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Can a hub be too long, making it boring?

  1. paulburchett profile image67
    paulburchettposted 3 years ago

    Can a hub be too long, making it boring?

    With all the different articles on subjects available on the Internet, is it better to write short and sweet or long and boring?

  2. profile image0
    Stargrrlposted 3 years ago

    I don't think the length of a hub would make it boring.  I think the content would.  You have to keep things rolling.

  3. Stacie L profile image87
    Stacie Lposted 3 years ago

    The content does have to keep the readers attention but there are some Hubs that are too long.
    I would pick different aspects of the subject and break it up into more Hubs.

  4. RTalloni profile image87
    RTalloniposted 3 years ago

    Obviously, long and boring will lose readers, but boring is relative to the reader's interest in the topic no matter the quality of the hub.  Long does not have to equate boring.  Some short posts are plenty boring.

  5. SANJAY LAKHANPAL profile image84
    SANJAY LAKHANPALposted 3 years ago

    I think the lemgth of the hub depends on subject.

  6. peachpurple profile image84
    peachpurpleposted 3 years ago

    i rather read short hubs with continuous chapter to read. Then, it won't be a long winded old grandma stories

  7. LindaSarhan profile image92
    LindaSarhanposted 3 years ago

    I think it depends on the topic, the way the piece is written, and whether you can break it up into smaller topics. Here are some things to consider:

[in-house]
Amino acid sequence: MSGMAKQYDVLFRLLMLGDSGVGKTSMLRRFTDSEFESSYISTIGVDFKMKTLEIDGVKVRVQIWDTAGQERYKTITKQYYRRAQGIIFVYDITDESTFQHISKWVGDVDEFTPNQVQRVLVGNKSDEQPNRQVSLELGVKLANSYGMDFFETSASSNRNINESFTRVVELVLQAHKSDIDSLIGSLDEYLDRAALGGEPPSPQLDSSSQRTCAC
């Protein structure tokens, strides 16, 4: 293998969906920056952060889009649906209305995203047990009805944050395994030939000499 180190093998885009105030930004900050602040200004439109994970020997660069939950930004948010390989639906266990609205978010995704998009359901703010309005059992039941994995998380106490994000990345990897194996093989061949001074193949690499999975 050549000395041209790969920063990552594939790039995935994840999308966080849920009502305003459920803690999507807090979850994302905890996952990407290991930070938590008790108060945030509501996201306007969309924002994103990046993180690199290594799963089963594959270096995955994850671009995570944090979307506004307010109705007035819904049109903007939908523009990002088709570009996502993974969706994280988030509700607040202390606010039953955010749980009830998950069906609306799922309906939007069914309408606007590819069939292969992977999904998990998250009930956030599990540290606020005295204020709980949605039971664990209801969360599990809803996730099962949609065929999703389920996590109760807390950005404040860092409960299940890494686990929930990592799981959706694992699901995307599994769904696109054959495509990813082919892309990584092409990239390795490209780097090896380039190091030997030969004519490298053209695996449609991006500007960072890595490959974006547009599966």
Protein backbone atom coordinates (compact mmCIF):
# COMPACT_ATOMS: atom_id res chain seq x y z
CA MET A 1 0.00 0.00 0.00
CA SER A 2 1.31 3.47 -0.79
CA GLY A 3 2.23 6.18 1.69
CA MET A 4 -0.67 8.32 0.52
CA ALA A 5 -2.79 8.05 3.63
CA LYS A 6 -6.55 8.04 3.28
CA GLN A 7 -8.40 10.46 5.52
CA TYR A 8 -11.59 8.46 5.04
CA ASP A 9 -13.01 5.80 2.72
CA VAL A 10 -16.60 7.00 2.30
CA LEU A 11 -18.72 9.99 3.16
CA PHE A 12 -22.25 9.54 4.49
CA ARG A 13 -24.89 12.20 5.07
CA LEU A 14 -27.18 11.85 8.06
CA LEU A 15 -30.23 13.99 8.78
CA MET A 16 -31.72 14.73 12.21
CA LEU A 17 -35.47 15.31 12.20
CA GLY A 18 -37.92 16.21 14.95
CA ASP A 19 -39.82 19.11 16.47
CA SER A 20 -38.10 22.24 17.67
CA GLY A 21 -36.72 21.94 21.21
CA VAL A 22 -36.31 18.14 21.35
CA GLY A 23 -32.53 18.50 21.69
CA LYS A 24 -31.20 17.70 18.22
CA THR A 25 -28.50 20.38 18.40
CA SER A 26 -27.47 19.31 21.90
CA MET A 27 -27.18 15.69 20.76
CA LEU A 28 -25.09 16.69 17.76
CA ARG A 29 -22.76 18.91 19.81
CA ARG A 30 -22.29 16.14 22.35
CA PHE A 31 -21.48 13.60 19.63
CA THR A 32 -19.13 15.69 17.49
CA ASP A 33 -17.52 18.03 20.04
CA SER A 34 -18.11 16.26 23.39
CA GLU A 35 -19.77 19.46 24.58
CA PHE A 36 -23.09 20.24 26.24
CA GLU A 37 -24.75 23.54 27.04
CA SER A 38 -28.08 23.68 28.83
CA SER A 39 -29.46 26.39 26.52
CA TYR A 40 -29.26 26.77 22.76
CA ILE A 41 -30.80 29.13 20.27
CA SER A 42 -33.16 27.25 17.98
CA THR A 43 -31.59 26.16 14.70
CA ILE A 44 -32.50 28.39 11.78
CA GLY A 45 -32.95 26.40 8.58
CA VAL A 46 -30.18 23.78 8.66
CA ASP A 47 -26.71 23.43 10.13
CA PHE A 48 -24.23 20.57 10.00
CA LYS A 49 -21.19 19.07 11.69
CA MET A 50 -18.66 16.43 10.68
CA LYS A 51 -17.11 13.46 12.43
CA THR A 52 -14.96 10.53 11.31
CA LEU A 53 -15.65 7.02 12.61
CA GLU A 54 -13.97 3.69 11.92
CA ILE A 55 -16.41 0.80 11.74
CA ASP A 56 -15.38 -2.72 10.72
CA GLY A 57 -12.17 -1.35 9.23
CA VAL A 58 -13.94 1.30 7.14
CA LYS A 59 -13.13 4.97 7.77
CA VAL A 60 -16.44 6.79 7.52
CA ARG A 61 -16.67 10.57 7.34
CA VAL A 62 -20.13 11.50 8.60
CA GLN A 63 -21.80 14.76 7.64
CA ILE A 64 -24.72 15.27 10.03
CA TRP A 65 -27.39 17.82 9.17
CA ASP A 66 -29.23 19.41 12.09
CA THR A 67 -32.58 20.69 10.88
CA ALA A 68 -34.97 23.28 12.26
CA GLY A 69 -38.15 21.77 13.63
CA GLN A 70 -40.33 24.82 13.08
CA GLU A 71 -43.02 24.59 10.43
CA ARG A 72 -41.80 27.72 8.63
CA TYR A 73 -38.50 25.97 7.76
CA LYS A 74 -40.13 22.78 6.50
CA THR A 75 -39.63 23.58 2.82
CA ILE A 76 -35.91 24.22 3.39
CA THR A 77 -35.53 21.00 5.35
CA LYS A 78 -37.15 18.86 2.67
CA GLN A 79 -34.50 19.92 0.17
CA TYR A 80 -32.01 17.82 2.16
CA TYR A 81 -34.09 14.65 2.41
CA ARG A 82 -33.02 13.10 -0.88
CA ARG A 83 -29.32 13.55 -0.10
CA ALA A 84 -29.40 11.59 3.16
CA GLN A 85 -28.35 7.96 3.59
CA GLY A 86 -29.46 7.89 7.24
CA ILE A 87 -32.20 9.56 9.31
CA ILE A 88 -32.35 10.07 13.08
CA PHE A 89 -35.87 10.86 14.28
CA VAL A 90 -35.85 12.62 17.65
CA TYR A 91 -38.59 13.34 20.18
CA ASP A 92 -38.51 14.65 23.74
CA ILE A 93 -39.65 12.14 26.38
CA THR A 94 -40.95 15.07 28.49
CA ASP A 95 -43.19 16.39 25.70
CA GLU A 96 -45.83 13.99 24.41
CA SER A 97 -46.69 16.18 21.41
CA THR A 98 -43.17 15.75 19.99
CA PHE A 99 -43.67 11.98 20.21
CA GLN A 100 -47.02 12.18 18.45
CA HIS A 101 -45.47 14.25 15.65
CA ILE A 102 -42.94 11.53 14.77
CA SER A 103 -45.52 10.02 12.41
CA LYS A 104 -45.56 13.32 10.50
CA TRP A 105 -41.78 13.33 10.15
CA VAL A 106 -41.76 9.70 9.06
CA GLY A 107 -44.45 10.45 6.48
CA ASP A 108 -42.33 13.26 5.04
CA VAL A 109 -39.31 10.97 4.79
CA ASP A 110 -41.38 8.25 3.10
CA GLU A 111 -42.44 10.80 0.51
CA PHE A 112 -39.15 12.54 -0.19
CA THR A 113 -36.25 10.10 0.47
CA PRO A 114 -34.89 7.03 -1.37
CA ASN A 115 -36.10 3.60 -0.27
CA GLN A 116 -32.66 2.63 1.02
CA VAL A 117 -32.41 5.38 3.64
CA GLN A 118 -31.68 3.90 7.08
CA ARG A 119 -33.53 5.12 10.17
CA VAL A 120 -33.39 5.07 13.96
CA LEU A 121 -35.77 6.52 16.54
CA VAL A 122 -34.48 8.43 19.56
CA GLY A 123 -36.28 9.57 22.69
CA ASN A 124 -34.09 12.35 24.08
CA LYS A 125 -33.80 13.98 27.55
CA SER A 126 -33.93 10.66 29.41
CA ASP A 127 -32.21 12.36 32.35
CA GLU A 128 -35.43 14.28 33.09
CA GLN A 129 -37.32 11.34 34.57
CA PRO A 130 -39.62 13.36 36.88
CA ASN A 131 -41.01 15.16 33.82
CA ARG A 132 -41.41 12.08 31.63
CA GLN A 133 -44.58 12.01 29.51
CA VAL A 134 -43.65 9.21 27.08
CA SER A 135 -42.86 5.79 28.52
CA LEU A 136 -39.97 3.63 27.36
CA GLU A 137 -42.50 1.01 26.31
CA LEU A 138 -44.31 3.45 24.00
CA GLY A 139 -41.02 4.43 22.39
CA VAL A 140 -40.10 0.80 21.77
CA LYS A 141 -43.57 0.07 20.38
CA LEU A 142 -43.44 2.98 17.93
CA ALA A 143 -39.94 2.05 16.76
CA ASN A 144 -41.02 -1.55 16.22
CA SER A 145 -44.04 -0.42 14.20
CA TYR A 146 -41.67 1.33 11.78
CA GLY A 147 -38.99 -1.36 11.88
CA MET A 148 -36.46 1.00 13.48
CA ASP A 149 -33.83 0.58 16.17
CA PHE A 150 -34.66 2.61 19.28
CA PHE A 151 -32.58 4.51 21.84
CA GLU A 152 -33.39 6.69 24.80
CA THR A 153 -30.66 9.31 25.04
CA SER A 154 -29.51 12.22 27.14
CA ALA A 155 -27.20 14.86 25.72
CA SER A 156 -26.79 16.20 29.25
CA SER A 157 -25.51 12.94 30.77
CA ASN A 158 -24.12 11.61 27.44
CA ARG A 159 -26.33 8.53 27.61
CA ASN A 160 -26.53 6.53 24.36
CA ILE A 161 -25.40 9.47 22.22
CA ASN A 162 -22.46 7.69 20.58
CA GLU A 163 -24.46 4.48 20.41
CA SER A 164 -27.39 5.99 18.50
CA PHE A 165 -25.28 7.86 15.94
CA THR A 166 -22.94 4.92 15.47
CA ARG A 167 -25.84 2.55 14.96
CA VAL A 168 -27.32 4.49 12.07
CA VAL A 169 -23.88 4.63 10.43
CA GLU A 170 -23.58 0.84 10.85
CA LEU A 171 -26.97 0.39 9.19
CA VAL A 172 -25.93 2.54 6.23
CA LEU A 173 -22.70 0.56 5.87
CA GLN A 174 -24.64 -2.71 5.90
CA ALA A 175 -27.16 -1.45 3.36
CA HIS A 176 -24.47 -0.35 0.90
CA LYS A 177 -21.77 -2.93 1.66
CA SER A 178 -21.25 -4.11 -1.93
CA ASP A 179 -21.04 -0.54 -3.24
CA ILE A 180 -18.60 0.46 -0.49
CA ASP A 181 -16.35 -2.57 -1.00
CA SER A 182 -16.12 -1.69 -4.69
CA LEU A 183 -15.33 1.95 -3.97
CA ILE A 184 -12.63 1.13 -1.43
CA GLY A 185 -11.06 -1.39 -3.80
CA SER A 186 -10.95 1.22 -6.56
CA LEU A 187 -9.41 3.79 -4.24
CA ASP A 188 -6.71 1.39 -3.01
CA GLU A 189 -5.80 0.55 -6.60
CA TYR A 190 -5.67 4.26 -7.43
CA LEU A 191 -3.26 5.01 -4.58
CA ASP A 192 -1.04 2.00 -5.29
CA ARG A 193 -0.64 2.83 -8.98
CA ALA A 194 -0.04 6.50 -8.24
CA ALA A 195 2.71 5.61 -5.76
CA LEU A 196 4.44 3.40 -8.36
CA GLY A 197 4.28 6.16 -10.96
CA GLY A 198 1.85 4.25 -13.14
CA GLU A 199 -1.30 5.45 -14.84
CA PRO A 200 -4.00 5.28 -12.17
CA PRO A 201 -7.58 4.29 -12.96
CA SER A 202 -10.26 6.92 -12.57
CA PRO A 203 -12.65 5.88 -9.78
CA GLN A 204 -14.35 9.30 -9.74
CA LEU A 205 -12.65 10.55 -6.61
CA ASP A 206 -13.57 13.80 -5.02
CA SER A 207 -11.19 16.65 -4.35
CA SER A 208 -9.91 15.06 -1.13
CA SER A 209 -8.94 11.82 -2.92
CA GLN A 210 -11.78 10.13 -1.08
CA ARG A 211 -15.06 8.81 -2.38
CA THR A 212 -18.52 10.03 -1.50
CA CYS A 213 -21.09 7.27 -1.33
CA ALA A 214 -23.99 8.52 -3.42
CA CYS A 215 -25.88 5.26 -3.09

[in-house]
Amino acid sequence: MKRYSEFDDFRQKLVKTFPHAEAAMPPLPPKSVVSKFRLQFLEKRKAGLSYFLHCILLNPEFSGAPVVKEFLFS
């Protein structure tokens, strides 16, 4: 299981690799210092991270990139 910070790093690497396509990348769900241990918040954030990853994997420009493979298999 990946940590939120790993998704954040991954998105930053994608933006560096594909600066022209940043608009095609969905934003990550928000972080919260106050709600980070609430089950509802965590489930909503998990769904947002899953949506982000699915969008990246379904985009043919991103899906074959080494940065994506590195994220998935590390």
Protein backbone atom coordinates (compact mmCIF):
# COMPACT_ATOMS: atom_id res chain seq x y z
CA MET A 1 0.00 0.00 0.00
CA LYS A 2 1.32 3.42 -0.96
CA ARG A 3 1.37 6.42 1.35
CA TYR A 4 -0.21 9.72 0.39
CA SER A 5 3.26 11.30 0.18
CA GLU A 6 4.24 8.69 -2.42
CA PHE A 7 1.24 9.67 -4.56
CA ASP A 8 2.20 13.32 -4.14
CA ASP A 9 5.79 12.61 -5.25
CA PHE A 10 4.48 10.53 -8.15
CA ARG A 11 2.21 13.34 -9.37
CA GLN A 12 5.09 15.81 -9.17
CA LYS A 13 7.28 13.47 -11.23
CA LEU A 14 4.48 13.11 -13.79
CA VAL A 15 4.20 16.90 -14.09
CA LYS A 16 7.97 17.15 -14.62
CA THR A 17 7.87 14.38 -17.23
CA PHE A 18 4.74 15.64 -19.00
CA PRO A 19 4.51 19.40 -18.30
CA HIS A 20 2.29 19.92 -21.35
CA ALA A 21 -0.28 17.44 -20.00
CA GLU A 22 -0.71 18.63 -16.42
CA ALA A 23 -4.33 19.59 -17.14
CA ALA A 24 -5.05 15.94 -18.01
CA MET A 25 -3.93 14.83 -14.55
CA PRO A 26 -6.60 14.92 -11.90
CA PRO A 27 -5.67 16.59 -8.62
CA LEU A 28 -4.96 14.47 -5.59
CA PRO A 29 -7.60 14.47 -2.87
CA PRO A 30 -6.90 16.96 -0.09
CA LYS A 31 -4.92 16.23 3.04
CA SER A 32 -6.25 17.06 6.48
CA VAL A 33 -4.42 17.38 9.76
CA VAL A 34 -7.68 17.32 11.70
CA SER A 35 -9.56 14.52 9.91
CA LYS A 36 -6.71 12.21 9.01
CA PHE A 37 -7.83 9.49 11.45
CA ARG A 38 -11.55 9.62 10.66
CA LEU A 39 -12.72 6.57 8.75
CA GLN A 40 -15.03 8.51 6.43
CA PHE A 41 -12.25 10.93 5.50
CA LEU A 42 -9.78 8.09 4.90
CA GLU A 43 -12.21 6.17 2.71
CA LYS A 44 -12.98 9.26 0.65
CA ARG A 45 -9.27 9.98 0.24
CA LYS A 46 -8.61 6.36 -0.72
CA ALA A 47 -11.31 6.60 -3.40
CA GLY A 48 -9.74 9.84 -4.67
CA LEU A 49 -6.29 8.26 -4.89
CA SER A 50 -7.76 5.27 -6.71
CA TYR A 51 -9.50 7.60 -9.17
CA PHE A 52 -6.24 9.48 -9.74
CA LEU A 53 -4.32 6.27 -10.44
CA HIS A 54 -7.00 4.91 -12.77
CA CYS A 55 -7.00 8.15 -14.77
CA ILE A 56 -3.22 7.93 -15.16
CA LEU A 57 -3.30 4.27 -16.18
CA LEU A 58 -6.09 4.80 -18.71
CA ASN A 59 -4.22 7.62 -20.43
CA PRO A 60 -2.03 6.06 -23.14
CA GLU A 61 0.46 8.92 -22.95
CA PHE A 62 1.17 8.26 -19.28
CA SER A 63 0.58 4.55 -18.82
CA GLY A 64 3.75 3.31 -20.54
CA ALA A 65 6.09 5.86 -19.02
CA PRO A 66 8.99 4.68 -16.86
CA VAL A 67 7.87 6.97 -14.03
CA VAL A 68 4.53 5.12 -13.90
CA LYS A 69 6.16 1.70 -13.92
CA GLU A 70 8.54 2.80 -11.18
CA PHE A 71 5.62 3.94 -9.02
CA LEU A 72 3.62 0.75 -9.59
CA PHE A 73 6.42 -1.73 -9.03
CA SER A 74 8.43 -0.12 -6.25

-Sometimes short and to the point is better.
    -For topics that require in-depth explanations and coverage, consider using section breaks and subtitles. This allows the reader to quickly scan for the information they are looking for. For example, if the reader is only looking for the general temperament of a dog breed to know whether the breed is good for small children, they can scan to the section on temperament.
    -Again, can the topic be broken down into separate topics. For example: Write an article on "Signs and Symptoms of Celiac Disease", then one on "How to Diagnose Celiac Disease", then another on "Treatment Options for Celiac Disease".

    Keep in mind that many readers on the internet are looking for information quickly and not a book on the topic. But breaking down the topic, whether in different highlighted sections or different articles altogether, allows the reader to scan for the information they need quicker instead of feeling like they are reading a droll page out of a textbook.